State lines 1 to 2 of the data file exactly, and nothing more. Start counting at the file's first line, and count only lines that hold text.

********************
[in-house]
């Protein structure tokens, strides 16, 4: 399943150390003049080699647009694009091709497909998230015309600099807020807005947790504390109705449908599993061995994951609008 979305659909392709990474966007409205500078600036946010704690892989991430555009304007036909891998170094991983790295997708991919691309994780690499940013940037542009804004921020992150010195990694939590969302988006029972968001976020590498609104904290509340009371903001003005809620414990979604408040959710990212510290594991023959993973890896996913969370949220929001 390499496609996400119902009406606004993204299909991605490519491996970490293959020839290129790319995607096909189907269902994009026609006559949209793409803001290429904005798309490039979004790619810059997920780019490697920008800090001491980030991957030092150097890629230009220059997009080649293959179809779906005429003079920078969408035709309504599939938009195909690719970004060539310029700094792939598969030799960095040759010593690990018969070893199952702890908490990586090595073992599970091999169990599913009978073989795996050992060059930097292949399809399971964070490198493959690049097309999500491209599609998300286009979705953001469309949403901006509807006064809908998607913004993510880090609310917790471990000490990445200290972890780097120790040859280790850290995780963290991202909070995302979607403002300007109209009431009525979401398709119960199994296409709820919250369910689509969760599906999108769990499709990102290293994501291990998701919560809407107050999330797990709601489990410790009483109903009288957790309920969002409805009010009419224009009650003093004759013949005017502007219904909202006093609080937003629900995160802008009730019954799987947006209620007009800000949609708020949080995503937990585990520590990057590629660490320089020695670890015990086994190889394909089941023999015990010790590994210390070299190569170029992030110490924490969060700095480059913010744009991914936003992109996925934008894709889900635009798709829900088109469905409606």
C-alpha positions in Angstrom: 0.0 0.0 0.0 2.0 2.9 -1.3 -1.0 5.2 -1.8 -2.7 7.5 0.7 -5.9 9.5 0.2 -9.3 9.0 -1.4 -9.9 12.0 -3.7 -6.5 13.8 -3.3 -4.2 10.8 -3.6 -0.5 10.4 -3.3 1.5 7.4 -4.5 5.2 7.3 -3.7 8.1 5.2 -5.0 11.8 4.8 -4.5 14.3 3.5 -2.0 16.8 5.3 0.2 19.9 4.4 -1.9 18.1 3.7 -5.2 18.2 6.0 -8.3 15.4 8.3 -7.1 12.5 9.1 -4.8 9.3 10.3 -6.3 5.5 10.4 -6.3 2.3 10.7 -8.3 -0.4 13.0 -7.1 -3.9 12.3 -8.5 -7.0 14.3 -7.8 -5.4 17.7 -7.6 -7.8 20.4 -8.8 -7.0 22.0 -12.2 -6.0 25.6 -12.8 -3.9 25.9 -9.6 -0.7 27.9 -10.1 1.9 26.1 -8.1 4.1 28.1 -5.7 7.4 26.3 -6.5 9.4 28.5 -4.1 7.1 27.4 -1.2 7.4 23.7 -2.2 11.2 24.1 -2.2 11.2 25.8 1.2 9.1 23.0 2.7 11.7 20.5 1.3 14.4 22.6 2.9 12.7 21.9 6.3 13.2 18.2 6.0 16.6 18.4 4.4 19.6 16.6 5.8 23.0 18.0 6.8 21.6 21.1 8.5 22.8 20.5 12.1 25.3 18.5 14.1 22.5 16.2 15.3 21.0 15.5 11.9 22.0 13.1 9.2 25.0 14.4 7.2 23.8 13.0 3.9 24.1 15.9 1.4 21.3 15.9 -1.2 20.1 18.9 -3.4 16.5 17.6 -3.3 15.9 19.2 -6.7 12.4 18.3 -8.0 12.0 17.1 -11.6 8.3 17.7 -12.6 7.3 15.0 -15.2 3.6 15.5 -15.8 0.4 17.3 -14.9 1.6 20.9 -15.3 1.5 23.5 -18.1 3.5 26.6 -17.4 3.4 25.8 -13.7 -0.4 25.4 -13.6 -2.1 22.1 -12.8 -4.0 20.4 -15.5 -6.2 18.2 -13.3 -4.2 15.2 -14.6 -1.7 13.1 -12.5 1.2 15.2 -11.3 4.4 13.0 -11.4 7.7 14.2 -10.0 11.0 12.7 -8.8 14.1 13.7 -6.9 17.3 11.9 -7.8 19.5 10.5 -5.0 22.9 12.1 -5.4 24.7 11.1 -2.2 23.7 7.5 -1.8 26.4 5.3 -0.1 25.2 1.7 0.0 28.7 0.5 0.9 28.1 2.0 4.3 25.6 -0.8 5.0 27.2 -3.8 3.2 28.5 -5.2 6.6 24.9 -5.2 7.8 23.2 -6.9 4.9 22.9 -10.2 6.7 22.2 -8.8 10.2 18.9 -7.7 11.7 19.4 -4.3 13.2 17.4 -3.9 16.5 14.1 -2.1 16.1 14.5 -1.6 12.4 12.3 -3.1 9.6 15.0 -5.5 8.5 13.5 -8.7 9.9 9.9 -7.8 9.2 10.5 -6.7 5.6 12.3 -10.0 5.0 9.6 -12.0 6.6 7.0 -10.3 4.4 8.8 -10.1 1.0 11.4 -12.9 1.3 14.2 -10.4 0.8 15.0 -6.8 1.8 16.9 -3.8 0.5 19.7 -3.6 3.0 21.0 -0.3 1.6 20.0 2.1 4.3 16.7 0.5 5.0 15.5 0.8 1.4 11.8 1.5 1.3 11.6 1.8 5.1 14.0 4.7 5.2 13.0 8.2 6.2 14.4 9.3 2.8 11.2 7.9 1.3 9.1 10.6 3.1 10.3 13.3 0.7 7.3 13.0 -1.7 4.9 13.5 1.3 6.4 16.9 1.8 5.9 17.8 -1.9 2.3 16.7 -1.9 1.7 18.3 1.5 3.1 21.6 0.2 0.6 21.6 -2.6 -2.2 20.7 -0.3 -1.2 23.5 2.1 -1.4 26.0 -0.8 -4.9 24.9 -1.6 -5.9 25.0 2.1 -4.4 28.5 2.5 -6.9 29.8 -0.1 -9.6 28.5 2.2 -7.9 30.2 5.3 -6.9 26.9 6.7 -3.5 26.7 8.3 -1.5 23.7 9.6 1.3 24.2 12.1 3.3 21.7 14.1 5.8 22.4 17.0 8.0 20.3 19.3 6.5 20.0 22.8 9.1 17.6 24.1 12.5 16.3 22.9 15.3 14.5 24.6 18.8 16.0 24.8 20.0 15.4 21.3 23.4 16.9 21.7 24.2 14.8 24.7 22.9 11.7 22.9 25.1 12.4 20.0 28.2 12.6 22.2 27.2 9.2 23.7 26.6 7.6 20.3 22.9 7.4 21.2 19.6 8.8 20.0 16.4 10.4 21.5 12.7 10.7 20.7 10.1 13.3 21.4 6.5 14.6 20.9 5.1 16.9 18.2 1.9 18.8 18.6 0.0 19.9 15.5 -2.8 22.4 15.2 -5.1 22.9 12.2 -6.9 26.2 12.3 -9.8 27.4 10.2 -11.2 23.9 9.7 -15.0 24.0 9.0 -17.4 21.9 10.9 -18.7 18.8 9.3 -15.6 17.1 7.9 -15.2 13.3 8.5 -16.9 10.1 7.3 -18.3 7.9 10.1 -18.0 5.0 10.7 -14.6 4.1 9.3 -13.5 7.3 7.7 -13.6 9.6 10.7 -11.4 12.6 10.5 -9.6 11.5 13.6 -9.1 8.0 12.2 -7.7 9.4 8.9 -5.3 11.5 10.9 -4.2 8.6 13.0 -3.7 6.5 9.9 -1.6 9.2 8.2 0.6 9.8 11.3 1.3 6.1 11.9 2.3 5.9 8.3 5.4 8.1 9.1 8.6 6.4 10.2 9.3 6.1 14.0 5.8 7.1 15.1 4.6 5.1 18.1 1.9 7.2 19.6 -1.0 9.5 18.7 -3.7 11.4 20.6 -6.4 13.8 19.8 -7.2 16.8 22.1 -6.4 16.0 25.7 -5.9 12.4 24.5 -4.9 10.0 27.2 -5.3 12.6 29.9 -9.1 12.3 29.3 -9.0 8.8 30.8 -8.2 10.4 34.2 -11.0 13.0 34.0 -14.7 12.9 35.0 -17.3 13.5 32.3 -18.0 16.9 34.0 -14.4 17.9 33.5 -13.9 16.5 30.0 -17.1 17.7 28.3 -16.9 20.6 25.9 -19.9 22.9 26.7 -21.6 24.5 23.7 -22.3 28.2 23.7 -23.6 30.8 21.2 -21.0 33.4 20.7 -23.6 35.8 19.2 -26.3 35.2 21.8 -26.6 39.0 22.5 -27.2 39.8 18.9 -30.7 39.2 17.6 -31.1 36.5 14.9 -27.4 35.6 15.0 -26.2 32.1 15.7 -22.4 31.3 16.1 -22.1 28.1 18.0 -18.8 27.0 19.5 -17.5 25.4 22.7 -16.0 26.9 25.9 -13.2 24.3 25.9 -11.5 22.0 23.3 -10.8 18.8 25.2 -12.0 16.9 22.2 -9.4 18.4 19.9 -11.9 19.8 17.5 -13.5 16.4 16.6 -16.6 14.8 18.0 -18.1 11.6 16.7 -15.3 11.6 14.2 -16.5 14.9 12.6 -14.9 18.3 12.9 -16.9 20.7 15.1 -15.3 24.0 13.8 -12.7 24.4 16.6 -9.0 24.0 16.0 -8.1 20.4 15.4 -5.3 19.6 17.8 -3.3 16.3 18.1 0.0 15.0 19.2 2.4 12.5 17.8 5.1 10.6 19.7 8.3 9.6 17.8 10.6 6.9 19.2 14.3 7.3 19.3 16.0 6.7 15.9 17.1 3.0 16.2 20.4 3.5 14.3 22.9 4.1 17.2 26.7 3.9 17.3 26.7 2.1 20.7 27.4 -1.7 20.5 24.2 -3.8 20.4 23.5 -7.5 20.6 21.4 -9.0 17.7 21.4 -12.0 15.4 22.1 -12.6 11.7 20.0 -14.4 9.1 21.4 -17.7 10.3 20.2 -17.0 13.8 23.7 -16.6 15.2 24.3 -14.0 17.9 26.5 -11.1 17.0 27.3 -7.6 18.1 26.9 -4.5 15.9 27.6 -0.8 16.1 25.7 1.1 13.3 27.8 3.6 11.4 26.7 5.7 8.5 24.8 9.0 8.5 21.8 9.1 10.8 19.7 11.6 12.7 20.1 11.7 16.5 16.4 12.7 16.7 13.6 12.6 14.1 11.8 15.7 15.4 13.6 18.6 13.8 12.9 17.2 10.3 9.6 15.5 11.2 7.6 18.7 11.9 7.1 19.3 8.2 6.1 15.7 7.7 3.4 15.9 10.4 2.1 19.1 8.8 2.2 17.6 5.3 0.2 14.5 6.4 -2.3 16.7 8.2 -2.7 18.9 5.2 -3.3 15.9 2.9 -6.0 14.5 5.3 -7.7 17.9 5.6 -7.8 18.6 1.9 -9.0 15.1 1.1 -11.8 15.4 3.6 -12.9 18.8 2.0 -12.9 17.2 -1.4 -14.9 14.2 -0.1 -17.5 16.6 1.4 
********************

[in-house]
């Protein structure tokens, strides 16, 4: 399943150390003049080699647009694009091709497909998230015309600099807020807005947790504390109705449908599993061995994951609008 979305659909392709990474966007409205500078600036946010704690892989991430555009304007036909891998170094991983790295997708991919691309994780690499940013940037542009804004921020992150010195990694939590969302988006029972968001976020590498609104904290509340009371903001003005809620414990979604408040959710990212510290594991023959993973890896996913969370949220929001 390499496609996400119902009406606004993204299909991605490519491996970490293959020839290129790319995607096909189907269902994009026609006559949209793409803001290429904005798309490039979004790619810059997920780019490697920008800090001491980030991957030092150097890629230009220059997009080649293959179809779906005429003079920078969408035709309504599939938009195909690719970004060539310029700094792939598969030799960095040759010593690990018969070893199952702890908490990586090595073992599970091999169990599913009978073989795996050992060059930097292949399809399971964070490198493959690049097309999500491209599609998300286009979705953001469309949403901006509807006064809908998607913004993510880090609310917790471990000490990445200290972890780097120790040859280790850290995780963290991202909070995302979607403002300007109209009431009525979401398709119960199994296409709820919250369910689509969760599906999108769990499709990102290293994501291990998701919560809407107050999330797990709601489990410790009483109903009288957790309920969002409805009010009419224009009650003093004759013949005017502007219904909202006093609080937003629900995160802008009730019954799987947006209620007009800000949609708020949080995503937990585990520590990057590629660490320089020695670890015990086994190889394909089941023999015990010790590994210390070299190569170029992030110490924490969060700095480059913010744009991914936003992109996925934008894709889900635009798709829900088109469905409606």